PARIS -- The people of France have spoken on the subject of the U.S. presidential election. Naturally, you couldn't care less about what anyone else (let alone the French) thinks about you or your electoral choices, right?
The French aren't particularly interested in appearing too keen on America, either. A Harris Interactive poll found that 66 percent of respondents either care little about the U.S. presidential race or not at all. However, should a gun be put to their head mid Gallic shrug, 88 percent of them would take Barack Obama, merci, with 10 percent choosing Mitt Romney.
When this modern-day underground French Resistance of 10 percent who dared to admit a preference for Romney (at great risk of being blacklisted from Parisian soirées) were asked to toss out some reasons why Romney was their choice, the most frequently occurring words included, in descending order of frequency: "Obama," "more," "change" and "did." So ironically, Romney now owns the term "change" -- at least in France. And apparently, he also has the resounding advantage of not being Obama.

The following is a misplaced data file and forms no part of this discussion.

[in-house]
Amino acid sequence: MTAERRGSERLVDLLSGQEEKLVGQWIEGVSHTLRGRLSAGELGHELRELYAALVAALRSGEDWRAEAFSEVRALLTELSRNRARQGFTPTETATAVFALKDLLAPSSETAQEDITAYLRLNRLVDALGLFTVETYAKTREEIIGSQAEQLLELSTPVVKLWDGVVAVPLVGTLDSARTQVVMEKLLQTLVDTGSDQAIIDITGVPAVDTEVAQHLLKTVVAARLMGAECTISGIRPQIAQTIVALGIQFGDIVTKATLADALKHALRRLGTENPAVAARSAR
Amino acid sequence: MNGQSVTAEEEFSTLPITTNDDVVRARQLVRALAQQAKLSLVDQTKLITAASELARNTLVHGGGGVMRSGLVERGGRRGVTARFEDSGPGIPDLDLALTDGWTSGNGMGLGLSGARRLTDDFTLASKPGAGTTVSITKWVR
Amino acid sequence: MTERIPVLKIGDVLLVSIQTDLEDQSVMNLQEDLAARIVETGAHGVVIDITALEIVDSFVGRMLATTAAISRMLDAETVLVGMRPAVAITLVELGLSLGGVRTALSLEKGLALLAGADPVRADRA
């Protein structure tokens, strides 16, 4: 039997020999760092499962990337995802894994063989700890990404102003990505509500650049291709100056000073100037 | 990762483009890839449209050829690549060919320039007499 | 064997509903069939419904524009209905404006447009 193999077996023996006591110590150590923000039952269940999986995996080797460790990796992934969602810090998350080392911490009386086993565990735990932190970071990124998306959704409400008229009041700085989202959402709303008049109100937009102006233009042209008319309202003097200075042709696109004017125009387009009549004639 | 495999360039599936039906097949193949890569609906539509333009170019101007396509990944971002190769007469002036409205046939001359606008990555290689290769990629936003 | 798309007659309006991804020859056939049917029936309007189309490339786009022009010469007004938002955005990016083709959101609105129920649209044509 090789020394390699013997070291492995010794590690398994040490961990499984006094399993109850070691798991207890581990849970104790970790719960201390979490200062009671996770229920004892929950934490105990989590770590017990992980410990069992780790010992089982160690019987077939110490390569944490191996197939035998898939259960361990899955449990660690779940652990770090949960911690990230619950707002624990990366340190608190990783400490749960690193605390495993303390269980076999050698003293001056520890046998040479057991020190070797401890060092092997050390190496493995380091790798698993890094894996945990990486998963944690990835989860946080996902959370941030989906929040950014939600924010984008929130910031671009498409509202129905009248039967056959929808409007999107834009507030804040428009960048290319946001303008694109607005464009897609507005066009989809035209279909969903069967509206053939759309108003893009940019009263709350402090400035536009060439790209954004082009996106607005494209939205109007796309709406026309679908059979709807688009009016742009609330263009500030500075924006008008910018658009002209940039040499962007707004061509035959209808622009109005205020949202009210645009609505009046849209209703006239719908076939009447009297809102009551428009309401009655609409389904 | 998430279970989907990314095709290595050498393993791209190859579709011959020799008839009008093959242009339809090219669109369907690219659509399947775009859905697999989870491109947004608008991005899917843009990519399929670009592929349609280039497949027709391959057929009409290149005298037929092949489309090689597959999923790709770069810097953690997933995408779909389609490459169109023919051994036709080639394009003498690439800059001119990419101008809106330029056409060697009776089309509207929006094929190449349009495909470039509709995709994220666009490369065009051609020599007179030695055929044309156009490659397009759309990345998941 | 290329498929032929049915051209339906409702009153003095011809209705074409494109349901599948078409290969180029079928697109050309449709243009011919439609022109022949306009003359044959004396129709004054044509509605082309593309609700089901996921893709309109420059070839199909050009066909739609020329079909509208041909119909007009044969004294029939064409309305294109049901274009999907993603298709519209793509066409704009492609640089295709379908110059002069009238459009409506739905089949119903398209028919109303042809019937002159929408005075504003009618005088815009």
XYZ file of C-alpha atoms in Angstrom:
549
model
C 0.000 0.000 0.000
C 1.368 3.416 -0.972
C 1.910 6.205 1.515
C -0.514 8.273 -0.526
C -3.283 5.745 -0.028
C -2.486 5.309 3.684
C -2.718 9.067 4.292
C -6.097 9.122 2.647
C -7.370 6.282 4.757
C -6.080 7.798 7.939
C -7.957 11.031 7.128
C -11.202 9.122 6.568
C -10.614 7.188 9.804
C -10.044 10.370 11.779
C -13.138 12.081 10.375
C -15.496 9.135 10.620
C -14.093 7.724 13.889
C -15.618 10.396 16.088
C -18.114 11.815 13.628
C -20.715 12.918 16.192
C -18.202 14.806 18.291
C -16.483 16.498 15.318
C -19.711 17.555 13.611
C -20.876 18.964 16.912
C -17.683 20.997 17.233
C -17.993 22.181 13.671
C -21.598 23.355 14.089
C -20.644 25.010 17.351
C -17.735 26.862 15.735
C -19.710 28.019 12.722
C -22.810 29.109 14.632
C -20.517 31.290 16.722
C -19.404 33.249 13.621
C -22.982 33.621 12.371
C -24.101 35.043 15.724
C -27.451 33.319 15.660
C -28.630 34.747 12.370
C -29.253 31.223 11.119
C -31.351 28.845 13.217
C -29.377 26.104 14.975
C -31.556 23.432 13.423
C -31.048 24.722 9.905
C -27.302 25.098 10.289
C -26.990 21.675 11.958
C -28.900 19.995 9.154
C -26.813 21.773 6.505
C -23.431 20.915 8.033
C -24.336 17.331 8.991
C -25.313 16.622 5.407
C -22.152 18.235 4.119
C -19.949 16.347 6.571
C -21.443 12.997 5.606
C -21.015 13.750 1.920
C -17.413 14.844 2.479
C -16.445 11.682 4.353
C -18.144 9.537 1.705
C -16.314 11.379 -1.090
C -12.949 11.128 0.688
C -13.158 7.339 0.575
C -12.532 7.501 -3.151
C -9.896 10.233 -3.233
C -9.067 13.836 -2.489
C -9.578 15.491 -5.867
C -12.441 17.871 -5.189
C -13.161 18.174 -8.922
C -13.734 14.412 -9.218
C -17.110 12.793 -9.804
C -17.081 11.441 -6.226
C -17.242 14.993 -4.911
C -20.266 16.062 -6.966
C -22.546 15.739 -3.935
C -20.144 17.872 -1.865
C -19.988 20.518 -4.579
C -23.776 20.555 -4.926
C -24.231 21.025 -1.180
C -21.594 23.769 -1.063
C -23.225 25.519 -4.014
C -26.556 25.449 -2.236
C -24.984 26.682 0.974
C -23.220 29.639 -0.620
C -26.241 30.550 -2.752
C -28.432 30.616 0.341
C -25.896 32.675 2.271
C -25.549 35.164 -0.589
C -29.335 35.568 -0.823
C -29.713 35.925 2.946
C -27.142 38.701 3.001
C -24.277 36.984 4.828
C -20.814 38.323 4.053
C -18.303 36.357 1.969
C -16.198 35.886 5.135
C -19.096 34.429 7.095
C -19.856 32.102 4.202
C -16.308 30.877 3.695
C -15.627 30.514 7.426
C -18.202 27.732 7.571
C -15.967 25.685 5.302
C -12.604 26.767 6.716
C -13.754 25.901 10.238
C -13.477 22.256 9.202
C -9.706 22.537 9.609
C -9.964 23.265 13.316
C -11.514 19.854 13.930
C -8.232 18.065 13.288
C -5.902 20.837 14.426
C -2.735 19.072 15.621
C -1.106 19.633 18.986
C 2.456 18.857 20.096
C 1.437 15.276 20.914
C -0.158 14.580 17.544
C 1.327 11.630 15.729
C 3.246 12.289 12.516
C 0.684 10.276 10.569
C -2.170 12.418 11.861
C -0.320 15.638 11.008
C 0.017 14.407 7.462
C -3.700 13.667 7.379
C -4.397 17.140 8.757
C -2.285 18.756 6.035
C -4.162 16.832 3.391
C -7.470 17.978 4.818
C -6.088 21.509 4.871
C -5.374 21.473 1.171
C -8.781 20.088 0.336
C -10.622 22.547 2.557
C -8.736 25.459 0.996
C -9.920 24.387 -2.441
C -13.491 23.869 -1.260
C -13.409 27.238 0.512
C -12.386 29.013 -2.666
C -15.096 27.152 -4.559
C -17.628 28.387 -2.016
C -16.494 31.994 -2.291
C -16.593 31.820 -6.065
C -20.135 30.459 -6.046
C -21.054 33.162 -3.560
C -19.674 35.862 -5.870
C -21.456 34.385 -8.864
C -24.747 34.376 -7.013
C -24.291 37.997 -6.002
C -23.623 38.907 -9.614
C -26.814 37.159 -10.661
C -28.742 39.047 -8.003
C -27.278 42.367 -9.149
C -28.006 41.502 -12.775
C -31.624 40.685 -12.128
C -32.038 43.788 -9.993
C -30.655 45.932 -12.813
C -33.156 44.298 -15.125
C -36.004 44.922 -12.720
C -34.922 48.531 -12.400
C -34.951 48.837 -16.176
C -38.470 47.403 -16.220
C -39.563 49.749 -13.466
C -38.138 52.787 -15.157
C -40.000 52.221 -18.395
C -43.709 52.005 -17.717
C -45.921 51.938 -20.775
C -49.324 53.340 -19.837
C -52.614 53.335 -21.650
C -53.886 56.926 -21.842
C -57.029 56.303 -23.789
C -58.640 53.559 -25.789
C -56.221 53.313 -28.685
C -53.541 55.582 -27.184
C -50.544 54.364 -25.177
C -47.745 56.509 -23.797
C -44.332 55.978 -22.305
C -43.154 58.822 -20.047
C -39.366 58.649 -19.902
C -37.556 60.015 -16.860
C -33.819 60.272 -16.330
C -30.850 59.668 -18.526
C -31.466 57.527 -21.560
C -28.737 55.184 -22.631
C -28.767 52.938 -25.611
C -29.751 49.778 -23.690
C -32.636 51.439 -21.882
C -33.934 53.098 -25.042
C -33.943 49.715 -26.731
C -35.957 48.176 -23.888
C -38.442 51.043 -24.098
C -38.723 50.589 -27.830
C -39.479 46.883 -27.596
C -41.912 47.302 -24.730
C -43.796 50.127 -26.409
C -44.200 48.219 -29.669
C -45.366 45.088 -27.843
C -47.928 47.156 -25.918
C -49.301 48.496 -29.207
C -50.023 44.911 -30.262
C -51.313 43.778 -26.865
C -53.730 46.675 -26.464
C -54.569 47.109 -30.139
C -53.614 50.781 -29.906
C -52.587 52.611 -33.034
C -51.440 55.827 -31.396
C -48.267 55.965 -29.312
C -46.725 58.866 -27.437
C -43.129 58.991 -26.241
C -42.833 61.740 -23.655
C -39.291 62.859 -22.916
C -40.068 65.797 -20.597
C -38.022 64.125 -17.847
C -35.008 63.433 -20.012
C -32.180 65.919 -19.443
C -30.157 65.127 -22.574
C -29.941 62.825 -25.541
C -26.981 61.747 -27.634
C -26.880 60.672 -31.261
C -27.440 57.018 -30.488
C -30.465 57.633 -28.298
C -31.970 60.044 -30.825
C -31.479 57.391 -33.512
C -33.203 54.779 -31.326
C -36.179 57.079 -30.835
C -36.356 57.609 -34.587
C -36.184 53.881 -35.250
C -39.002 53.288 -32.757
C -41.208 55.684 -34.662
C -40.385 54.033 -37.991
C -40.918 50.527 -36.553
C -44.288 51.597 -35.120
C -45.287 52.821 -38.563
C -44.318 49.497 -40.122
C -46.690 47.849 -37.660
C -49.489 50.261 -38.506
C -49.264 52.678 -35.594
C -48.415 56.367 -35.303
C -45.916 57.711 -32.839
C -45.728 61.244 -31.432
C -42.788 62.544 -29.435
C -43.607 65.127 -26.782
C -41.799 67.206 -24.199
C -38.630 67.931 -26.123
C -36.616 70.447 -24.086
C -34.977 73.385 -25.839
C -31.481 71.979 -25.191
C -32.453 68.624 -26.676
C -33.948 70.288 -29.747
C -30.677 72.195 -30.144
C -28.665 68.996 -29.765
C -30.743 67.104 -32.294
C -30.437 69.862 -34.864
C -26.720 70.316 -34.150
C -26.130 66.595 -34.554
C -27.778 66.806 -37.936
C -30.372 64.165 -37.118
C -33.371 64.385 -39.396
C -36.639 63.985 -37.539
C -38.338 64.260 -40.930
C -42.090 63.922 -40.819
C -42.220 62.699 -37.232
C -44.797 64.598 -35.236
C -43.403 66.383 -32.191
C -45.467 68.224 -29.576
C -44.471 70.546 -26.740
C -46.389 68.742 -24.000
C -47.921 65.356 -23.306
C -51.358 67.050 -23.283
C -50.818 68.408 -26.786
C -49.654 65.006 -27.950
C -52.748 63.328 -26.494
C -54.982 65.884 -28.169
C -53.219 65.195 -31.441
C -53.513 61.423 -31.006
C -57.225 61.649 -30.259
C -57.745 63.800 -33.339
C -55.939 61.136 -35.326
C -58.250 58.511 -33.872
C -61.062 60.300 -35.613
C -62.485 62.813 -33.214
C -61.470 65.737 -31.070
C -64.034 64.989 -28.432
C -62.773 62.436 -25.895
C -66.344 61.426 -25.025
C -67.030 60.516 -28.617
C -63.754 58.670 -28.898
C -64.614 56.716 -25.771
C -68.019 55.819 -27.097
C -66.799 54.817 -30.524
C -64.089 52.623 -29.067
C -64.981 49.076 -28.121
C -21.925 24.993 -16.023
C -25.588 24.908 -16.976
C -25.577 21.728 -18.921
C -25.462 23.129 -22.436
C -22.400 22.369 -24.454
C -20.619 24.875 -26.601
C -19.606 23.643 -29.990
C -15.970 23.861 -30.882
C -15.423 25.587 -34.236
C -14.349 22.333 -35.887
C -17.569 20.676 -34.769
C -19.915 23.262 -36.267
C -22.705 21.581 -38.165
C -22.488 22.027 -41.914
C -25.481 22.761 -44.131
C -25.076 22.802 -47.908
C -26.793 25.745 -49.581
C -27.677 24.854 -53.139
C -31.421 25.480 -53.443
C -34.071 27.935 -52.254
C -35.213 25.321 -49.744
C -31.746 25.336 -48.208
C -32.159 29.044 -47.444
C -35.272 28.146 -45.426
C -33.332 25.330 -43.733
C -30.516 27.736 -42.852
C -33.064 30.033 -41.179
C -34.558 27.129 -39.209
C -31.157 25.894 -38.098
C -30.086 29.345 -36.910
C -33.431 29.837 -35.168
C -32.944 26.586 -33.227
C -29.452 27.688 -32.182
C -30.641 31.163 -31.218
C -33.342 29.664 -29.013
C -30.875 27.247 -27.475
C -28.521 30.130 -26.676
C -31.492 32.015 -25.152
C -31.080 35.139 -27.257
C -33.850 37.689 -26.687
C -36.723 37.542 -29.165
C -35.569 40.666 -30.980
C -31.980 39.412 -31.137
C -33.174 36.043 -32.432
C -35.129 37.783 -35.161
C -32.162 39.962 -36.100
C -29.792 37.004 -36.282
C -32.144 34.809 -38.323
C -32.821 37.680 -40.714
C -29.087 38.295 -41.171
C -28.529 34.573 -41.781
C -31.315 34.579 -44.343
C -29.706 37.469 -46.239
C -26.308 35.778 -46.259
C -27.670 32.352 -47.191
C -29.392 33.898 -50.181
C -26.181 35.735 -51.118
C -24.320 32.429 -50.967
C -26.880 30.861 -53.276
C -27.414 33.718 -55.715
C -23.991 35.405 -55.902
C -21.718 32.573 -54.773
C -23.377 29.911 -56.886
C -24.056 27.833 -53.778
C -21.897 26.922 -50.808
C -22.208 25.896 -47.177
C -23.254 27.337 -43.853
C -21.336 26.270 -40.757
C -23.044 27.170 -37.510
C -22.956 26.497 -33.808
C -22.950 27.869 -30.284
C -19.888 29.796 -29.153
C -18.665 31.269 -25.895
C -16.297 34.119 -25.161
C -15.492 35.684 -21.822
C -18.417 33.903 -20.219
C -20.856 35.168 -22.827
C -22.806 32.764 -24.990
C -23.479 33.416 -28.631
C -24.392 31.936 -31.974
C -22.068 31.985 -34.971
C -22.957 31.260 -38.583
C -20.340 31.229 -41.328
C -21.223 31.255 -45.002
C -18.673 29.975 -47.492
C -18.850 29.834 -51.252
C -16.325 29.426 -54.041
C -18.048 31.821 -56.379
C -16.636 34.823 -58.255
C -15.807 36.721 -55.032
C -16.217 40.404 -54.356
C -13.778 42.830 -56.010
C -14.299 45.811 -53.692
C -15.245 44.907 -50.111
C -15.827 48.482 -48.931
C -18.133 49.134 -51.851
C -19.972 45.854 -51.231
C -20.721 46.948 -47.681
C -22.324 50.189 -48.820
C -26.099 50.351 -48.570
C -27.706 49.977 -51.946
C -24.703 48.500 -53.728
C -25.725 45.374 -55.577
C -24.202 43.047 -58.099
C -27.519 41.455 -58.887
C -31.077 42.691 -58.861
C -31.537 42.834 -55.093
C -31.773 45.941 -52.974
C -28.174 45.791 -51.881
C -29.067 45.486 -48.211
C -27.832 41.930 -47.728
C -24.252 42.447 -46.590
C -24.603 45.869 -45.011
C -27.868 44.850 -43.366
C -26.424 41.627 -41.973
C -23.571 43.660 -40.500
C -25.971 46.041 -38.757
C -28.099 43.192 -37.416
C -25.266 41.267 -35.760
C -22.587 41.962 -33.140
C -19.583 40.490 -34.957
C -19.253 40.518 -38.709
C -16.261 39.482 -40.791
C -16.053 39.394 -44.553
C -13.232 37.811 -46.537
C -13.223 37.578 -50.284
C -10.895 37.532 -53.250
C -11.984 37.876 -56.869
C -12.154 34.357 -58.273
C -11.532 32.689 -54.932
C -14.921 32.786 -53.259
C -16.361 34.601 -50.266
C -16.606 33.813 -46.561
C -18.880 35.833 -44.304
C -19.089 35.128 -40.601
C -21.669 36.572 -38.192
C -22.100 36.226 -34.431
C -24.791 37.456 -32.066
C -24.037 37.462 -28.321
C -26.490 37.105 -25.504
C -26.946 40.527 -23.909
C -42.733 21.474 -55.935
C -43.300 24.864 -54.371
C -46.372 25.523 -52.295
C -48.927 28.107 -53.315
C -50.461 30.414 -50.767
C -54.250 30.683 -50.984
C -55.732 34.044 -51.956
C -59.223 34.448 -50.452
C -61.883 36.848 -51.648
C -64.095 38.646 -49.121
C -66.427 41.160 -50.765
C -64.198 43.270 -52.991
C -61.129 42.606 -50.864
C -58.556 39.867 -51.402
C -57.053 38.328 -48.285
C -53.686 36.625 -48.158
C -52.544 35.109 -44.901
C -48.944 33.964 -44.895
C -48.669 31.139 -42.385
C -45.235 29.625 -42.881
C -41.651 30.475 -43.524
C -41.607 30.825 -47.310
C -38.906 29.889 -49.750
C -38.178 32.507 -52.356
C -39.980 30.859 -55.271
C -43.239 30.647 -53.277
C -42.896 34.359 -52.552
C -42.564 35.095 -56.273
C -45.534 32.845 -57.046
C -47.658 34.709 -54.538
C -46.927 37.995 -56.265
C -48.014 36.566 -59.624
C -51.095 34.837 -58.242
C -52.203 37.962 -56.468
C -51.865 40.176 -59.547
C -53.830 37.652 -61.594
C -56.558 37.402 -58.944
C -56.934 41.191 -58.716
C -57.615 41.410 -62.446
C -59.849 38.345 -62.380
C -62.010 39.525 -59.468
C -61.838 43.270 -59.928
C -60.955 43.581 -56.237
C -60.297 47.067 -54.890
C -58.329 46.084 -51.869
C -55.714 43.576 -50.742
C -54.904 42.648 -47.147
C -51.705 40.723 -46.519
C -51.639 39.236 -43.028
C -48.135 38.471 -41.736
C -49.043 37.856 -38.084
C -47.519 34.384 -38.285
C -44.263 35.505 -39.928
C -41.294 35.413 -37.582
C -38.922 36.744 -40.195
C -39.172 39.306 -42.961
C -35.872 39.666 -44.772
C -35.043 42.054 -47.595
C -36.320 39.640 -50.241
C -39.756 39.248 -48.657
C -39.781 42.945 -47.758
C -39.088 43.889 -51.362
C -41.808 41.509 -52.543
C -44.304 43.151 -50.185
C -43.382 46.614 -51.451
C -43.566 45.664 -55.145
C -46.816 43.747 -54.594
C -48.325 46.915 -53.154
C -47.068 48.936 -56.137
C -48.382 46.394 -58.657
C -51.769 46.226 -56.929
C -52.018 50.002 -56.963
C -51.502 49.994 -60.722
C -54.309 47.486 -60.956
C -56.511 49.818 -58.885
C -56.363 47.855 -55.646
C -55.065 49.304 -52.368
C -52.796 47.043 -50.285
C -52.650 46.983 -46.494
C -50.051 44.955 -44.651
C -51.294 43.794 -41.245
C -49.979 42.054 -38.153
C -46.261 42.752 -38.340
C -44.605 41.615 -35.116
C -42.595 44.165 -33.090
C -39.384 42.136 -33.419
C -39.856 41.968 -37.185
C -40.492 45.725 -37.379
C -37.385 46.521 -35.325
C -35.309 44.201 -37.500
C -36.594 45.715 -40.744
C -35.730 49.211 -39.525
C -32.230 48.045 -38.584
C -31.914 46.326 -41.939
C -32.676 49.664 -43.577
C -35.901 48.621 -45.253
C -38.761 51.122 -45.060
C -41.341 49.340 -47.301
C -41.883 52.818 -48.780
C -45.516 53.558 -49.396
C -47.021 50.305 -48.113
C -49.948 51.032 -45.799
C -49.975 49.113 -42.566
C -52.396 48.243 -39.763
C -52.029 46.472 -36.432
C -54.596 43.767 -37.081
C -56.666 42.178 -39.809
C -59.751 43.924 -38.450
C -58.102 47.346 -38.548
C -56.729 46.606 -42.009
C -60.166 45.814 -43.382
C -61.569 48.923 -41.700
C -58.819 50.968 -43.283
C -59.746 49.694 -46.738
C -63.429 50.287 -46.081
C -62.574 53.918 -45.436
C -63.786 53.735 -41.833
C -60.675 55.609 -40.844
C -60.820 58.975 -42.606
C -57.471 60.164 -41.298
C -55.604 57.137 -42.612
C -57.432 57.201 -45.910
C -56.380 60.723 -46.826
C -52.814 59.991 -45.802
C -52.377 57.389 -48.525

Presumably, these 10 percent also have higher expectations than what they feel Obama has proven capable of delivering - hence the "more" reference - and credit Romney with a history of positive actions.
Those who would opt for another Obama term most frequently justified their choice with words like "president," "social," "did," "good" and "Romney." So Obama appears to benefit from already having his behind in the chair, from the fact that he isn't Romney, and for being seen as more social-welfare oriented. Also, they seem to think he "did" some "good" things.
But here's the kicker: While 60 percent of French Obama supporters feel "closer to Obama's values than those of Mitt Romney," only 36 percent believe that Obama is "competent," and a mere 14 percent believe that Obama is in the best position to find solutions to the fiscal crisis. These views can hardly be chalked up to party preference, either, since only 30 percent of Obama supporters said they preferred Democrats to Republicans.